Bill for Regulating the Appointment of Delegates to the Continental Congress
[12 May 1777]
Be it enacted by the General assembly of the Commonwealth of Virginia1 that there shall be annually chosen five delegates2 to act on the part of this Commonwealth in General Congress any three of whom shall have power to sit and vote. The delegates to be chosen in this present session of Assembly shall continue in office till the day of and those hereafter to be chosen at the said annual election shall enter on the exercise of their office on the day of next succeeding their election and shall continue in the same one year; unless sooner recalled or permitted to resign by General assembly; in which case another shall be chosen to serve till the end of the year in the stead of any one so recalled or permitted to resign.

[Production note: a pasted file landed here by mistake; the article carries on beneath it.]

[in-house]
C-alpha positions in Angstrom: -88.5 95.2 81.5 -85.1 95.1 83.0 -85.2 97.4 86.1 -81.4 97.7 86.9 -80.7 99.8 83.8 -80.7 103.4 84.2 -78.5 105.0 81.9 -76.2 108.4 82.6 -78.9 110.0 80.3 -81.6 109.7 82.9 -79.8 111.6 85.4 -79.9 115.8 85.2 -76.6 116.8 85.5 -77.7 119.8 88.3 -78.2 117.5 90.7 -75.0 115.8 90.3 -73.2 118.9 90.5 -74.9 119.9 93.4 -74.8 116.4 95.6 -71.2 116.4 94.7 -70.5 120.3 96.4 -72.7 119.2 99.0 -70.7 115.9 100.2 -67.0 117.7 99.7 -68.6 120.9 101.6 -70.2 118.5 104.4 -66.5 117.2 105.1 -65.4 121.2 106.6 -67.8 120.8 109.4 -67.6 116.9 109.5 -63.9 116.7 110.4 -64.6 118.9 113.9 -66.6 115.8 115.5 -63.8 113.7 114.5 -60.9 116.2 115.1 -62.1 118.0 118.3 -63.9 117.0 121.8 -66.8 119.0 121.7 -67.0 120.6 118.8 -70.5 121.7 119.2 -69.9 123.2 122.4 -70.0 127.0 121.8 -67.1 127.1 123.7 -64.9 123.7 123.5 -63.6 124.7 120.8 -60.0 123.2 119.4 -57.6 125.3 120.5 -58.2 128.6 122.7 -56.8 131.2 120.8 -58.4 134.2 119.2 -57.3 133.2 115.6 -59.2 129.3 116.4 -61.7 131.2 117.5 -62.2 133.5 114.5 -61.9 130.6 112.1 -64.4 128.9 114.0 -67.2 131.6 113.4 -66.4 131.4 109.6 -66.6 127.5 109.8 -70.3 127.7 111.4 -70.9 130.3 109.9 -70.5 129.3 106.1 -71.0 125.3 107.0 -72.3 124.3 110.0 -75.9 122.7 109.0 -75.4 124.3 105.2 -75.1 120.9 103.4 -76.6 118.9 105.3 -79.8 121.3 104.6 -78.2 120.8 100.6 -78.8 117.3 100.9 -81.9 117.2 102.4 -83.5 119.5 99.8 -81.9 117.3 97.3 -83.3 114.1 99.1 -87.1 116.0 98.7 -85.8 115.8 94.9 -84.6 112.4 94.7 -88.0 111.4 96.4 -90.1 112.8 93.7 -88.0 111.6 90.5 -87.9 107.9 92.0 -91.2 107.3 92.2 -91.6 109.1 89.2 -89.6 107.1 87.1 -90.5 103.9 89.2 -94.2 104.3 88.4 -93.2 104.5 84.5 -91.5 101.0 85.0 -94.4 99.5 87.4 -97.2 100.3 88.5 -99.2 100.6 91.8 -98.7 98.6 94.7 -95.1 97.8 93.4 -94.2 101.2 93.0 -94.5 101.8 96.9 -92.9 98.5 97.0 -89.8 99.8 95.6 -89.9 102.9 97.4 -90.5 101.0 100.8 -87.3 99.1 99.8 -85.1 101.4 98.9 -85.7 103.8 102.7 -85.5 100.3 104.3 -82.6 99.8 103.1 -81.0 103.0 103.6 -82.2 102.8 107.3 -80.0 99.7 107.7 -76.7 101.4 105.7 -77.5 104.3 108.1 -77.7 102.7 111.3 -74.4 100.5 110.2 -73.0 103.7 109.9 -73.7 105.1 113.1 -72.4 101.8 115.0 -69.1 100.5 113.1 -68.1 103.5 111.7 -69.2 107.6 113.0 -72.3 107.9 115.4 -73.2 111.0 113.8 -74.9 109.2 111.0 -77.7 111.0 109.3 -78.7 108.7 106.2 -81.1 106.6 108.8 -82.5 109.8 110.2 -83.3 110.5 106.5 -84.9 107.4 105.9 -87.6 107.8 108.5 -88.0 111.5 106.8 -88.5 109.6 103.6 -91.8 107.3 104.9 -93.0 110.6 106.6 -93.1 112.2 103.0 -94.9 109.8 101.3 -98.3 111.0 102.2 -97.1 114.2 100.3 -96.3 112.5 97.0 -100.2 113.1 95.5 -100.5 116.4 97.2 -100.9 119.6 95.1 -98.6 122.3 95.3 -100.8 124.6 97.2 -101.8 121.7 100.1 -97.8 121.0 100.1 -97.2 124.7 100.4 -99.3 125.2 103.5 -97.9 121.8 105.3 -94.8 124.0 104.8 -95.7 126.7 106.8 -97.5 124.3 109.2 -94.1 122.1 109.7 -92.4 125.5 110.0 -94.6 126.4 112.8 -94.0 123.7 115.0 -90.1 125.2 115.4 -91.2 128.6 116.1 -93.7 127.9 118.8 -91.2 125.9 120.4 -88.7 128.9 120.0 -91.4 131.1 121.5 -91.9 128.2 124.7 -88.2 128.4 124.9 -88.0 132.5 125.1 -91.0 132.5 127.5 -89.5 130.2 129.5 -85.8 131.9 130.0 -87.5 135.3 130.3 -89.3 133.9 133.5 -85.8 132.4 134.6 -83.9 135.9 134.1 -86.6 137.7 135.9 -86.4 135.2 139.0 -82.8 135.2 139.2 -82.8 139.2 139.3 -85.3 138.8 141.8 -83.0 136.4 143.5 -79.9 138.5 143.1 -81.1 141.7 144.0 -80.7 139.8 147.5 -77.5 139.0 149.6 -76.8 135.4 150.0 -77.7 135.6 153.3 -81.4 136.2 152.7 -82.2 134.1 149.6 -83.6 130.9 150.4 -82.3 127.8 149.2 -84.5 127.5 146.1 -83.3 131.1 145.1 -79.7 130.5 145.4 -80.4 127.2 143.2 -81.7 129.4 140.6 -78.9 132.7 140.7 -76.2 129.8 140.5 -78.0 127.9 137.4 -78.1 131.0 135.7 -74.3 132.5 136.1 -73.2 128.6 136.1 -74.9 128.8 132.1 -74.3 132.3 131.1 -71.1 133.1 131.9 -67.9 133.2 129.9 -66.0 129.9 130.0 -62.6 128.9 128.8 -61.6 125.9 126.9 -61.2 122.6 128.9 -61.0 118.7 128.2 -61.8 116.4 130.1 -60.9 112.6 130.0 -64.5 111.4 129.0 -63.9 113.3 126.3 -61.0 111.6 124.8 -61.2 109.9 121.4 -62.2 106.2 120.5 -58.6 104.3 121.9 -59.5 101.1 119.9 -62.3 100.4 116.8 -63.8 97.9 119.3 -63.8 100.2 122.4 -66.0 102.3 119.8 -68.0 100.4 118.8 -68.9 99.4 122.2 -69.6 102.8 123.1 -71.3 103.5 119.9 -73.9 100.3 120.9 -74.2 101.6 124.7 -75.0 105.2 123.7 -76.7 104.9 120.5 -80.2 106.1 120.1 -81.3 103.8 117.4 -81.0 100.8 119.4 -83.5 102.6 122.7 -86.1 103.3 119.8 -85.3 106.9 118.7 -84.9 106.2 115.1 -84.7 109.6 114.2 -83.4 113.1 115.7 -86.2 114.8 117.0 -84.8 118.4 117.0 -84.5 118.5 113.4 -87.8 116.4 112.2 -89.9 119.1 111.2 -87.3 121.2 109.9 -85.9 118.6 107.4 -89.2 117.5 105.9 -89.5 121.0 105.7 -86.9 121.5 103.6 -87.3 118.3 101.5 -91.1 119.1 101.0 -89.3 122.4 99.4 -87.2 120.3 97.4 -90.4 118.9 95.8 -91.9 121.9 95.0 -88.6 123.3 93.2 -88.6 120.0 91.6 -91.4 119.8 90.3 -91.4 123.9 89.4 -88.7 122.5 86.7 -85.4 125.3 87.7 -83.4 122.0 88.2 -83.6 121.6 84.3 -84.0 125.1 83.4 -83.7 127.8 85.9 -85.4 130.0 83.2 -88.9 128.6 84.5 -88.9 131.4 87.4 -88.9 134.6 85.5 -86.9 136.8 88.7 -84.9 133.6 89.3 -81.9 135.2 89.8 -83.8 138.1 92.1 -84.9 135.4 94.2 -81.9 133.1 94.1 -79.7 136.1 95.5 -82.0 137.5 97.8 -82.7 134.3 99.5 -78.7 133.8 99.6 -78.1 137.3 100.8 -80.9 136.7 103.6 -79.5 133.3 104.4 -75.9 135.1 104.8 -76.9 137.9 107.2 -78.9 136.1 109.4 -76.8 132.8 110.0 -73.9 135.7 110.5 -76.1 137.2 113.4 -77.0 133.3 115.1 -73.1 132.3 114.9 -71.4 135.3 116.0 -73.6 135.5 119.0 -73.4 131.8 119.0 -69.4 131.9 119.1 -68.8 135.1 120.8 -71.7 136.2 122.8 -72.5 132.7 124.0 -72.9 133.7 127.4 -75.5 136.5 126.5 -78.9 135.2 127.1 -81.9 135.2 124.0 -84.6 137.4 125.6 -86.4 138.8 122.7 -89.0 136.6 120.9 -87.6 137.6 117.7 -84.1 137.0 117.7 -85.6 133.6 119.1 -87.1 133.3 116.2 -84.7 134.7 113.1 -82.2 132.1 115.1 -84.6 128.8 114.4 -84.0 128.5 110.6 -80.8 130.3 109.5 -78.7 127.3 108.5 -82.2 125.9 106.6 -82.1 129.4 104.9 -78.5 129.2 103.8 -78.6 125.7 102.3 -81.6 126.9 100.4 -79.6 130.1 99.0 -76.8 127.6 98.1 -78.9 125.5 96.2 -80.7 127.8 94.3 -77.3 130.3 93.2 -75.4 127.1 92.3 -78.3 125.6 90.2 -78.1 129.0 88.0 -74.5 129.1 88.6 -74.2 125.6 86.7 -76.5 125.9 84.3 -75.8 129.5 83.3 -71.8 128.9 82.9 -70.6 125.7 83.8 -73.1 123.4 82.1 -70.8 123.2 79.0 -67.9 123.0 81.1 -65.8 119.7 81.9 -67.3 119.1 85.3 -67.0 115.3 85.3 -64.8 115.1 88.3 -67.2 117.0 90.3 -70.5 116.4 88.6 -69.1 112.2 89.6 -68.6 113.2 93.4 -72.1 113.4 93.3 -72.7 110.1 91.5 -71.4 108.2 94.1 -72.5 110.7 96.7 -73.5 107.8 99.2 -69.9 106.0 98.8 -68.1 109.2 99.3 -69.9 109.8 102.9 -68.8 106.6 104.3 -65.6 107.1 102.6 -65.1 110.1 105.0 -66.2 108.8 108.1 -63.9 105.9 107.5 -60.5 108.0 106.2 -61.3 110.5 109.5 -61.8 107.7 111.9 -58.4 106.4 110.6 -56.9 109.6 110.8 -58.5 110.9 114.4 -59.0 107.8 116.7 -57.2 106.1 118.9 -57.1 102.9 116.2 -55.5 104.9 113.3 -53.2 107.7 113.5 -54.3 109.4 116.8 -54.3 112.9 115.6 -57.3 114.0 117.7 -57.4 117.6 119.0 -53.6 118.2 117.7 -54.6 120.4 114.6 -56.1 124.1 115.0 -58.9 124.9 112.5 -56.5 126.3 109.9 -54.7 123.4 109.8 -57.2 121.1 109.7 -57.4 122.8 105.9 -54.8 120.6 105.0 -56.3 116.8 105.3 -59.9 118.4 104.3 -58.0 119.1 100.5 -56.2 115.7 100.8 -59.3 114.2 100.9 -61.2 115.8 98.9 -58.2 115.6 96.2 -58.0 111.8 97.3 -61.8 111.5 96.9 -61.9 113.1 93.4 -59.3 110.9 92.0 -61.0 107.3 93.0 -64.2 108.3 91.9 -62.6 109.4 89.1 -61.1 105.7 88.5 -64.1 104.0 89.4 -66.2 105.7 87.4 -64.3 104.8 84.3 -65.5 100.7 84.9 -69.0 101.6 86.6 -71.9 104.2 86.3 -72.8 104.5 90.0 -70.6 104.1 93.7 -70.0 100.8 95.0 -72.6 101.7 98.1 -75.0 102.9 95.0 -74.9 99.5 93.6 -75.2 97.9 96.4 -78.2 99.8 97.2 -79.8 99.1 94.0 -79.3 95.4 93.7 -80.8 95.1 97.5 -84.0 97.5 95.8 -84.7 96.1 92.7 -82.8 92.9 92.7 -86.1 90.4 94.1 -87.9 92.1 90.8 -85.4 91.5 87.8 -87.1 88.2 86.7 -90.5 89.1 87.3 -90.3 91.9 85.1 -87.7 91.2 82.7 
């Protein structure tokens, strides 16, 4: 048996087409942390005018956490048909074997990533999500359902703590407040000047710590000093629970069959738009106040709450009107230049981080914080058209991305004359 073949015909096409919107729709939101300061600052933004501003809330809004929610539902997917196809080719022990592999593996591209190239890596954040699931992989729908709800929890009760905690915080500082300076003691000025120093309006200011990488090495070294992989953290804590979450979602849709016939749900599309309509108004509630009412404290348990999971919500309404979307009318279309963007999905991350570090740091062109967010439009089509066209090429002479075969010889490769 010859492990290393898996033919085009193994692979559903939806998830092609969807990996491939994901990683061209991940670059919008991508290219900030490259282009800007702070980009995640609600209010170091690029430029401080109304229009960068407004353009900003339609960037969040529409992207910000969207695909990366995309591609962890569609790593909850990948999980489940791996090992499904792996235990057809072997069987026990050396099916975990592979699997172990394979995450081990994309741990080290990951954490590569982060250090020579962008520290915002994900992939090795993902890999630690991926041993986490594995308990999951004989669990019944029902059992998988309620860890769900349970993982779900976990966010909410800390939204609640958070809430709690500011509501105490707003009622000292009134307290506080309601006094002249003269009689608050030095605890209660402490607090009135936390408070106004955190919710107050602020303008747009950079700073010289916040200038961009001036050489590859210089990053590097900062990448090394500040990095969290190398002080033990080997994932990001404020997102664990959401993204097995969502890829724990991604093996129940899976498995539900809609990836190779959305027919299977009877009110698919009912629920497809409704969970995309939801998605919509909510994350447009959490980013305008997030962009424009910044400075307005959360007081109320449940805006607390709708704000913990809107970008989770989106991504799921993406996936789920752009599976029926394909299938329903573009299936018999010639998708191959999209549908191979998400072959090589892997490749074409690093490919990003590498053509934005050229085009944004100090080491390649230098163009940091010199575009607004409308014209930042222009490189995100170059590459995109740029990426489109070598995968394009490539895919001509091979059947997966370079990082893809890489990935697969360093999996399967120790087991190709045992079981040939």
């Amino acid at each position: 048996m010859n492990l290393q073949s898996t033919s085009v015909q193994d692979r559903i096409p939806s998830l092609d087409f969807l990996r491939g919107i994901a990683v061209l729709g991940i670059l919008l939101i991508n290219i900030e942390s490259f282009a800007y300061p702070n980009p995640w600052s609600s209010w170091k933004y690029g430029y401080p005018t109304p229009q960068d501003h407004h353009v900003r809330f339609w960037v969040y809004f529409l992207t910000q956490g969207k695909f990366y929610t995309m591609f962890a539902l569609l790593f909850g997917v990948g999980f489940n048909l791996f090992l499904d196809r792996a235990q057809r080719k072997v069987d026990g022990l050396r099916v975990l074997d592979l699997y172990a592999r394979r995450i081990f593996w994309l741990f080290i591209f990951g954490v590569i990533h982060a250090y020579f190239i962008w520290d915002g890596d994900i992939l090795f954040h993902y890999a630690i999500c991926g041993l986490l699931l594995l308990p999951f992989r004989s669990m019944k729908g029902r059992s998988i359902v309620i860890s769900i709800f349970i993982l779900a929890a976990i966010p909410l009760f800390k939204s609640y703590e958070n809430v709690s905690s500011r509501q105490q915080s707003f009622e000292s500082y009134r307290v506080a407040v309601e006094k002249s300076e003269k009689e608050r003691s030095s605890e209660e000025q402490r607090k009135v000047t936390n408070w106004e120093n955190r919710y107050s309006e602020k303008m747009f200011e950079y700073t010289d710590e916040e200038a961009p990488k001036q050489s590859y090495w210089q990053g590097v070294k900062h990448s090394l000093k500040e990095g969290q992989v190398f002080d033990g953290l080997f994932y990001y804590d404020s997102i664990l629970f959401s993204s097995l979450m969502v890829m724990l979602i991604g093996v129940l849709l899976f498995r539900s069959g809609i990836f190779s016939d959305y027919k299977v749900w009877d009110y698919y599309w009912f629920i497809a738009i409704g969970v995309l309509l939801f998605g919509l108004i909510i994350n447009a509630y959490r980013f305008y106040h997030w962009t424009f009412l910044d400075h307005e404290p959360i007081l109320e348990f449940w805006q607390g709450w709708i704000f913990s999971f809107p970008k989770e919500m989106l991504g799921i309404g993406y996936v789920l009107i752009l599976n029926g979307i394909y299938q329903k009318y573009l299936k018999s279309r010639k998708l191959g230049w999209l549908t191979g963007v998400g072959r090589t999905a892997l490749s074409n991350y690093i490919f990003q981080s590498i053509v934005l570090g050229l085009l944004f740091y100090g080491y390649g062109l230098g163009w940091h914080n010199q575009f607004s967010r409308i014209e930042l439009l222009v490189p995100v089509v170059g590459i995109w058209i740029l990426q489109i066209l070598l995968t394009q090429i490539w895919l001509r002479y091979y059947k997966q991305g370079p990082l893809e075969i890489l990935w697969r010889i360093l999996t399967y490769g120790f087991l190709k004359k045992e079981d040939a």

Each of the said delegates for every day he shall attend in Congress shall receive eight dollars, and also fifteen pence per mile going and the same returning together with his ferriages,5 to be paid wherever Congress shall be sitting by the Treasurer of this Commonwealth out of any public monies which shall be in his hands.
Dft (Vi). In TJ’s hand and endorsed by him: “A Bill for regulating the appointment of delegates to General Congress.” Docketed in hand of John Tazewell: “1777. May 12. Read the first Time.” On recto of Dft in unknown hand is the following: “Ayes 42 Noes 40.”